Following the introduction of these measures, the proportion of adults receiving government payments rose to 28% in June 2020. By March 2021, this proportion was still at 27%. There were an additional 5.5 million payment recipients in Australia in March 2021 compared to levels one year earlier.[8]

Are payments adequate (and fair)?

Views on ‘who should get what, and why’ help us to understand how citizens and governments assess the adequacy and fairness of the welfare system.[9] Policymakers might ask: are payments adequate to help people on low incomes become ‘self-sufficient’? Can we afford them? And do recipients deserve this support—is there actual, objective need, and the potential for reciprocity through work or taxation?[10]

Such questions are also at the heart of different political positions on government welfare. In the opening press conference of the 2019 federal election campaign, Prime Minister Scott Morrison said:

“I believe in a fair go for those who have a go, and what that means is part of the promise that we all keep as Australians is that we make a contribution and don’t seek to take one… So under our policies, if you’re having a go you’ll get a go. And that involves an obligation on all of us to be able to bring what we have to the table.”[11]

Since the onset of the COVID-19 pandemic, questions of adequacy, fairness and ‘having a go’ have become more heightened.

Public attitudes towards welfare

The MSC survey asks respondents to indicate the extent to which they agree with the statement, ‘People living on low incomes in Australia receive enough financial support from the government’.

In the year before the pandemic, a majority (59%) of respondents thought government support for people on low incomes was inadequate (see Figure 3). In 2020, after the federal government introduced more support measures, the balance of opinion shifted towards majority (54%) agreement. By 2021, views on welfare adequacy were more balanced: 48% agreed and 52% disagreed that those on low incomes received enough support.

How should we interpret these results? In 2021, the strongest predictor of views on welfare adequacy in the MSC was voting intention. People who intended to vote for Coalition parties largely believed those on low incomes received enough support from the government (68% agreement), while people who intended to vote for Labor or the Greens tended to disagree with this statement (65% and 78%, respectively) (see Figure 4).

Figure 3. ‘People living on low incomes in Australia receive enough financial support from the government’, all responses, 2018–21

Chart showing the different proportions of survey respondents who agreed or disagreed with the statement ‘People living on low incomes in Australia receive enough financial support from the government’ between 2018-21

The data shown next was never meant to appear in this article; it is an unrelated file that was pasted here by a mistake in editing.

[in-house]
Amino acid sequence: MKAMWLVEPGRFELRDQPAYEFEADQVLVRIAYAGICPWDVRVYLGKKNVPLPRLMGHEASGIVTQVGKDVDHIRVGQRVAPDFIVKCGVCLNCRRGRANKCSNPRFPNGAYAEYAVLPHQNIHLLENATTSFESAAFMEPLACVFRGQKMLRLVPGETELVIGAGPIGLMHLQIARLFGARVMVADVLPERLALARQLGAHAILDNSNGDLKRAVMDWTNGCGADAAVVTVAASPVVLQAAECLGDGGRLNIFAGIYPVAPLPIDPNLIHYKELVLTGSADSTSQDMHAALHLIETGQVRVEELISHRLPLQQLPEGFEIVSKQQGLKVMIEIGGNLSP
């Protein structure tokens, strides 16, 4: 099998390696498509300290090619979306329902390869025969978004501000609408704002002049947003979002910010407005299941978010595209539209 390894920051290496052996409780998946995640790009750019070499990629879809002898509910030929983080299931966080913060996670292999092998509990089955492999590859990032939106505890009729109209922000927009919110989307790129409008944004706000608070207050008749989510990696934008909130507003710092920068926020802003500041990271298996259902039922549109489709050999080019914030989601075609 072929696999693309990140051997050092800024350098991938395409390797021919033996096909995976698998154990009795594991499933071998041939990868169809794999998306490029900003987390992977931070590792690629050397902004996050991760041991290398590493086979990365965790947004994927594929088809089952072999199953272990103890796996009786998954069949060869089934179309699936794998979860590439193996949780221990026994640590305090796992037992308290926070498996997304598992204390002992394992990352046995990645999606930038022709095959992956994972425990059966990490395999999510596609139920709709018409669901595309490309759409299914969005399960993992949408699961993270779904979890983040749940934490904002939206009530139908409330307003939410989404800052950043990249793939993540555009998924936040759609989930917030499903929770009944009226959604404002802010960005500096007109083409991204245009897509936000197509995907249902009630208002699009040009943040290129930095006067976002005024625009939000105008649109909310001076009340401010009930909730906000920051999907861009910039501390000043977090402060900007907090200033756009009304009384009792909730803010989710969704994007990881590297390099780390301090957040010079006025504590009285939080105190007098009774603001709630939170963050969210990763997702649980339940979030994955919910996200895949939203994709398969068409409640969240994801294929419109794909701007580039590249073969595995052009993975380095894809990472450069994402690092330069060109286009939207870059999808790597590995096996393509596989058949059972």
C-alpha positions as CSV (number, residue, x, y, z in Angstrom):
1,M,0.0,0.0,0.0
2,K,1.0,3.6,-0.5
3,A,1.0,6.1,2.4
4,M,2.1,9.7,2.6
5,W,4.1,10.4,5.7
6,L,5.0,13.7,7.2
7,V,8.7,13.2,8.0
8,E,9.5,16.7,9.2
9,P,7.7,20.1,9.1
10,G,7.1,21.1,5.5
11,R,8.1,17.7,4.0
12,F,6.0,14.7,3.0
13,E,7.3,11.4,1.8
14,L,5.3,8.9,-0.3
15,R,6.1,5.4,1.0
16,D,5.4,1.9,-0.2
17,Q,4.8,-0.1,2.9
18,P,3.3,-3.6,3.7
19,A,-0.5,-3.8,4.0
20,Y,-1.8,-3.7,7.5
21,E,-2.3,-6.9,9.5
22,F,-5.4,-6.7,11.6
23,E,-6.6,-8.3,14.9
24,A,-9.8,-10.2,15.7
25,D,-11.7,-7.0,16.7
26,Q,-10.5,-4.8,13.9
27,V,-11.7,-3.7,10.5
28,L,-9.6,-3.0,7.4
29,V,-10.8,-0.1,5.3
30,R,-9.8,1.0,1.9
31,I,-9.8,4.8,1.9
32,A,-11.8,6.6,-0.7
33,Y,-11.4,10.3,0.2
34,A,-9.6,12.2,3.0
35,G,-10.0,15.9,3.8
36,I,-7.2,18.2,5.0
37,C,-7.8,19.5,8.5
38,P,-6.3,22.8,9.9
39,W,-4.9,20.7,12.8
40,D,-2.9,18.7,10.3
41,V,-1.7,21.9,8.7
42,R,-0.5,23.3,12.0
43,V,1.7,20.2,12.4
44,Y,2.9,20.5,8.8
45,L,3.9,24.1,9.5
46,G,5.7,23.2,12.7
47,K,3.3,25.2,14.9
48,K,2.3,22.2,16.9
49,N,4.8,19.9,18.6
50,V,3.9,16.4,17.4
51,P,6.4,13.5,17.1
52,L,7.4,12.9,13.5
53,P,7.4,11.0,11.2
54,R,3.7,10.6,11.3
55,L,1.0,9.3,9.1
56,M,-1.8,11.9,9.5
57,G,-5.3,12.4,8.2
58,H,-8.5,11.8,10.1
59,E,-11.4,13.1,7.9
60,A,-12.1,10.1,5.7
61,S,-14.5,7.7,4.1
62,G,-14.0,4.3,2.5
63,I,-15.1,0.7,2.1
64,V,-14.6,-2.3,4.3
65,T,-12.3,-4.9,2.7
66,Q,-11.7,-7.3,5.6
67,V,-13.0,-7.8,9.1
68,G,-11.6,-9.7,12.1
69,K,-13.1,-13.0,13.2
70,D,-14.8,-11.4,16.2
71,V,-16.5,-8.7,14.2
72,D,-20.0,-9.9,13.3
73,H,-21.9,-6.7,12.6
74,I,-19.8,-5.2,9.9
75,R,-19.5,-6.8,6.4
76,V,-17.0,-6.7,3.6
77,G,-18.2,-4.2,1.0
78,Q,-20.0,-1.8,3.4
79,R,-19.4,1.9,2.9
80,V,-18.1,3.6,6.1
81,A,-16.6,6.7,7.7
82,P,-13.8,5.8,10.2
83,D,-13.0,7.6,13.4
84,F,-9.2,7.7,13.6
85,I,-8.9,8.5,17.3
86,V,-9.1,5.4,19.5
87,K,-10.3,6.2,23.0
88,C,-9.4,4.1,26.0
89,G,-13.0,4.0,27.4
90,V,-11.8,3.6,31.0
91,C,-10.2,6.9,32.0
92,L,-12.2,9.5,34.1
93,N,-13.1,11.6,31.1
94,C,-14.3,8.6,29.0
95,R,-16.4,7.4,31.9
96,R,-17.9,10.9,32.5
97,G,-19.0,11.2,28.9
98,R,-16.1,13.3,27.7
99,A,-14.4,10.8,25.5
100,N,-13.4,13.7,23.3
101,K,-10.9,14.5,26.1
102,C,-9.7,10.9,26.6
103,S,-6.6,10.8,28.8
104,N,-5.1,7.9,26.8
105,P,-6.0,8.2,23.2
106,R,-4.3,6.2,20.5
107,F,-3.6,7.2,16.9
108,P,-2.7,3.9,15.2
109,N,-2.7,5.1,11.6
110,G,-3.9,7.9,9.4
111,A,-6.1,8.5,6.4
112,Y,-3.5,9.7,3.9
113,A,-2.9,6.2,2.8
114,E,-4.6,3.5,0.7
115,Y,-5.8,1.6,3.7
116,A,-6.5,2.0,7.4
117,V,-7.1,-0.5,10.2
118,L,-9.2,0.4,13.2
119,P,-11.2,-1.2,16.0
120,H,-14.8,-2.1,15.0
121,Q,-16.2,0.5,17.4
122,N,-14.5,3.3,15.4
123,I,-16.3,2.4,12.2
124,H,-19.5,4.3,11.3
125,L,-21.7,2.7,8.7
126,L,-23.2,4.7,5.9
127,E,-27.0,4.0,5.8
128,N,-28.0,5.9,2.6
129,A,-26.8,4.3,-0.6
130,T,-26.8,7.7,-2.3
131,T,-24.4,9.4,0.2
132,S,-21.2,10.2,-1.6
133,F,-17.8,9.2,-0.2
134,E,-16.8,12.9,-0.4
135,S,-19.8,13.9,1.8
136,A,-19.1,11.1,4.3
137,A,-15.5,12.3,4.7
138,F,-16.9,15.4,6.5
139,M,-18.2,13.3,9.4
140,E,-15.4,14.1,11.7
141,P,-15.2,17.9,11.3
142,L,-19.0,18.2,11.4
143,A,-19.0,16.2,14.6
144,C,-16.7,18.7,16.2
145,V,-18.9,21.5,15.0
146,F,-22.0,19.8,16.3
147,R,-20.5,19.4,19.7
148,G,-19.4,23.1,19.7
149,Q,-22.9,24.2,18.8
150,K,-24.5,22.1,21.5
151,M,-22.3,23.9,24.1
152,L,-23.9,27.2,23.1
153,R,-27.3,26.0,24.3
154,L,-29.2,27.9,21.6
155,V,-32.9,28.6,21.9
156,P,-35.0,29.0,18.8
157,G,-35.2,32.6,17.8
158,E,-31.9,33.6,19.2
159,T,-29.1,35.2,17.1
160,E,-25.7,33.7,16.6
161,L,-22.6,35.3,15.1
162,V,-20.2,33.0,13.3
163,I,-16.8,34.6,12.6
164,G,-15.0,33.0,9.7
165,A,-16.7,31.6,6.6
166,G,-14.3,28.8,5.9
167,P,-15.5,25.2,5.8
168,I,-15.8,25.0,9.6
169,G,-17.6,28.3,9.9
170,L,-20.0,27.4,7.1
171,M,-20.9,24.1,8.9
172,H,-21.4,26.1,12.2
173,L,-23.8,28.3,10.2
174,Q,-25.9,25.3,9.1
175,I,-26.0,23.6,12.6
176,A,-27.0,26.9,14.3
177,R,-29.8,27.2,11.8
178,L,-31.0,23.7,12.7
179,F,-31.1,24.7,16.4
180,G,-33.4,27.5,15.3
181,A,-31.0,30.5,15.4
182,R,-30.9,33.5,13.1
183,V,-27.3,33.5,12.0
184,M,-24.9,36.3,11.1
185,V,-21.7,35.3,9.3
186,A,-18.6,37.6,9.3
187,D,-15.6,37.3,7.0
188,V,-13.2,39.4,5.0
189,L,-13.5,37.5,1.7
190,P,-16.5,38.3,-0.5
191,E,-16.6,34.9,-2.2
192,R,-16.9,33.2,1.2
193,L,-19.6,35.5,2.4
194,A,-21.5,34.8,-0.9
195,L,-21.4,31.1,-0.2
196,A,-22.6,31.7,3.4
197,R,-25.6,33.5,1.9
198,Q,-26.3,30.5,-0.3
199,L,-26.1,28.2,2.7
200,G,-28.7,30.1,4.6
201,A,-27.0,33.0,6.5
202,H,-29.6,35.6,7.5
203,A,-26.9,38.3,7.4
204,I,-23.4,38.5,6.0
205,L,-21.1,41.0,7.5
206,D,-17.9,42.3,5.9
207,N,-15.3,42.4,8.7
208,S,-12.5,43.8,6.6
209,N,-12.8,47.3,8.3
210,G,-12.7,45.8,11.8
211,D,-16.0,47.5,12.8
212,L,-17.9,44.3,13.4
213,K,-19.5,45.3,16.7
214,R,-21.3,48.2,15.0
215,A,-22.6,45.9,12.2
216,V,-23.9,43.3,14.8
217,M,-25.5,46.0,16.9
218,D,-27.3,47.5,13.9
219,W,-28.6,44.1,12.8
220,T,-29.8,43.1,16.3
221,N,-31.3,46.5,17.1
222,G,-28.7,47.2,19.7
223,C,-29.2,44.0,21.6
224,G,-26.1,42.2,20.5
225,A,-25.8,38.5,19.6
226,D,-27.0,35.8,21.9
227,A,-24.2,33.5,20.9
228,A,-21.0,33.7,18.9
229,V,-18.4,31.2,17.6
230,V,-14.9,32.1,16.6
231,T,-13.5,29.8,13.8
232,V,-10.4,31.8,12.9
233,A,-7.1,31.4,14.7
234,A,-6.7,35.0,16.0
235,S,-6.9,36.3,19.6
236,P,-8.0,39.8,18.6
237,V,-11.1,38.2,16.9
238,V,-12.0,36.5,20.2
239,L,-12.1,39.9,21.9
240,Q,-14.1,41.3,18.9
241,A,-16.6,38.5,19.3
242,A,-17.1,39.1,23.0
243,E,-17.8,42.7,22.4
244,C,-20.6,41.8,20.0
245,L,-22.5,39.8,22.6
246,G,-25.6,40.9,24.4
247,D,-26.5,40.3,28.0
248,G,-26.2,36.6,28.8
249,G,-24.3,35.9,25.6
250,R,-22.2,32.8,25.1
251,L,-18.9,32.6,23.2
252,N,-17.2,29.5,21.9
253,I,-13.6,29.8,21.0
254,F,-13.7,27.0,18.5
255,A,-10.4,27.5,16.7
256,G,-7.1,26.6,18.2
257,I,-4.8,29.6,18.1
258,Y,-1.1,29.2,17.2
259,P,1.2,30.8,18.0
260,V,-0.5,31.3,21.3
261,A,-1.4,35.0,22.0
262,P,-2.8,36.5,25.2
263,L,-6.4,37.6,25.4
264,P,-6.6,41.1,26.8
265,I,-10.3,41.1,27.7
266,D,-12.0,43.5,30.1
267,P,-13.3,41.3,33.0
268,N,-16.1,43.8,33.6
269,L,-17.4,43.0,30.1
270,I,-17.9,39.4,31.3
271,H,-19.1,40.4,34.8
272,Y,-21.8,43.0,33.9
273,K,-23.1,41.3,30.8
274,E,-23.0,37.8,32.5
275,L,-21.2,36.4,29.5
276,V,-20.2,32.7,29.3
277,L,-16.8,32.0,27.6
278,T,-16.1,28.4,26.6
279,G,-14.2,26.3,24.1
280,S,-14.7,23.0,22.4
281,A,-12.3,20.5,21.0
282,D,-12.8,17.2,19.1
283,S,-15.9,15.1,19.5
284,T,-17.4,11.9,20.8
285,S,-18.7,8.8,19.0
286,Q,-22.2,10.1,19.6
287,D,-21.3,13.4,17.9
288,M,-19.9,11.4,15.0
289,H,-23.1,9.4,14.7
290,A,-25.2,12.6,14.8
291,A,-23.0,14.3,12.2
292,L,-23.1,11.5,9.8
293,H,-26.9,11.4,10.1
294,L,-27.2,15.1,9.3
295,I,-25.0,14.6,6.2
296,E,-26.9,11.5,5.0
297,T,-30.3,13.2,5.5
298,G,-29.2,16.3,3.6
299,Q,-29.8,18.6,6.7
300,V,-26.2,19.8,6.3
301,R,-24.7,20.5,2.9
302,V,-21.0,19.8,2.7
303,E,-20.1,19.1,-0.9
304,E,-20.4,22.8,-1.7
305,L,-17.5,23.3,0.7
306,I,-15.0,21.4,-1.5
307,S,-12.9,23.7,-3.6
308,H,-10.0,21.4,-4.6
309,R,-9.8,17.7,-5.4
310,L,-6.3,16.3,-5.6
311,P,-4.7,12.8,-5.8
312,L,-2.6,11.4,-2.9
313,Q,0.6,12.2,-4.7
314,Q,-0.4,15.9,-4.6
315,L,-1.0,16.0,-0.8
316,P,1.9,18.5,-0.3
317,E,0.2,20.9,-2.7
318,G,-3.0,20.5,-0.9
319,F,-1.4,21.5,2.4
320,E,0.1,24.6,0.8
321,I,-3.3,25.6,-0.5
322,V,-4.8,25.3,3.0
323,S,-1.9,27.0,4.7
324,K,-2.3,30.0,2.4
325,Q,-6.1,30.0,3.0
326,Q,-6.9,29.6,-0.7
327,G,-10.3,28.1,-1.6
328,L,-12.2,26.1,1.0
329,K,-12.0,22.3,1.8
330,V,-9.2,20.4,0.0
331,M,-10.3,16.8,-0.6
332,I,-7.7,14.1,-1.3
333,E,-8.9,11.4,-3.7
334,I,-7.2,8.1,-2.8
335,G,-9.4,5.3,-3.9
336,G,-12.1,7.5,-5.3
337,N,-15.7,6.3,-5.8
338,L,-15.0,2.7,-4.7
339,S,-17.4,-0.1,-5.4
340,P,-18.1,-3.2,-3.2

Figure 4. ‘People living on low incomes in Australia receive enough financial support from the government’ by participants’ voting intention, 2021

Chart showing the different proportions of survey respondents who agreed or disagreed with the statement ‘People living on low incomes in Australia receive enough financial support from the government’ by political party preference, 2021

Differing political attitudes towards welfare adequacy and deservingness found in the MSC survey can be corroborated with other data.

The Australian Electoral Study (AES) is a representative public opinion survey that has been conducted after every federal election since 1987.[12] Analysis of data after the last federal election in 2019 revealed a similarly significant relationship between political party affiliation and views on welfare (see Figure 5). A majority of Labor voters (57%) and Greens voters (66%) in the AES believed that government expenditure on unemployment benefits should be higher. In contrast, only 21% of Coalition voters held this view, while 53% of Coalition voters believed expenditure on unemployment benefits should have stayed at about the same levels.

The 2019 Australia Talks National Survey, administered by the ABC and Vox Pop Labs, showed similar views amongst the Australian public. Over 21,000 people responded to the statement, ‘Poorer Australians already get enough help from the government.'[13] A strong majority of Labor (80%) and Greens (86%) voters disagreed with this statement during an election year, while only a minority (36%) of Coalition voters disagreed (see Figure 6).

Figure 5. ‘Should there be more or less public expenditure on unemployment benefits?’, 2019 (AES)

Chart showing the extent to which respondents to the Australian Electoral Study believed 'there should be more or less public expenditure on unemployment benefits', by political party preference, 2019